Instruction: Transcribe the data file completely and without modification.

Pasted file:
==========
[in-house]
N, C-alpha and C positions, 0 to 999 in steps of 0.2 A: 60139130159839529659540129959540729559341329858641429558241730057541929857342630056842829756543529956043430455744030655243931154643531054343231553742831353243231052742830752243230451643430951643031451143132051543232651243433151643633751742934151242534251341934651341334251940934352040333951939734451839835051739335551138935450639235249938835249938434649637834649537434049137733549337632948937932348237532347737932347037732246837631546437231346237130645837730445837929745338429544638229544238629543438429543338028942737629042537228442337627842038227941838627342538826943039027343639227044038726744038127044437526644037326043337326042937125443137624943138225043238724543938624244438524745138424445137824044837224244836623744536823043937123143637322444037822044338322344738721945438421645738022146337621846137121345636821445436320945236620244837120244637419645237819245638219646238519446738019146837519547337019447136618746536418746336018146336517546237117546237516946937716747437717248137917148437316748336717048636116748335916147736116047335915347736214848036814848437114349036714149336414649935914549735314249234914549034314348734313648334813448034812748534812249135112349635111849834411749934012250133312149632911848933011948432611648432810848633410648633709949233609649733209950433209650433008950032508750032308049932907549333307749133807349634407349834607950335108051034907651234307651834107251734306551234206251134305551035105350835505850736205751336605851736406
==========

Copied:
[in-house]
N, C-alpha and C positions, 0 to 999 in steps of 0.2 A: 60139130159839529659540129959540729559341329858641429558241730057541929857342630056842829756543529956043430455744030655243931154643531054343231553742831353243231052742830752243230451643430951643031451143132051543232651243433151643633751742934151242534251341934651341334251940934352040333951939734451839835051739335551138935450639235249938835249938434649637834649537434049137733549337632948937932348237532347737932347037732246837631546437231346237130645837730445837929745338429544638229544238629543438429543338028942737629042537228442337627842038227941838627342538826943039027343639227044038726744038127044437526644037326043337326042937125443137624943138225043238724543938624244438524745138424445137824044837224244836623744536823043937123143637322444037822044338322344738721945438421645738022146337621846137121345636821445436320945236620244837120244637419645237819245638219646238519446738019146837519547337019447136618746536418746336018146336517546237117546237516946937716747437717248137917148437316748336717048636116748335916147736116047335915347736214848036814848437114349036714149336414649935914549735314249234914549034314348734313648334813448034812748534812249135112349635111849834411749934012250133312149632911848933011948432611648432810848633410648633709949233609649733209950433209650433008950032508750032308049932907549333307749133807349634407349834607950335108051034907651234307651834107251734306551234206251134305551035105350835505850736205751336605851736406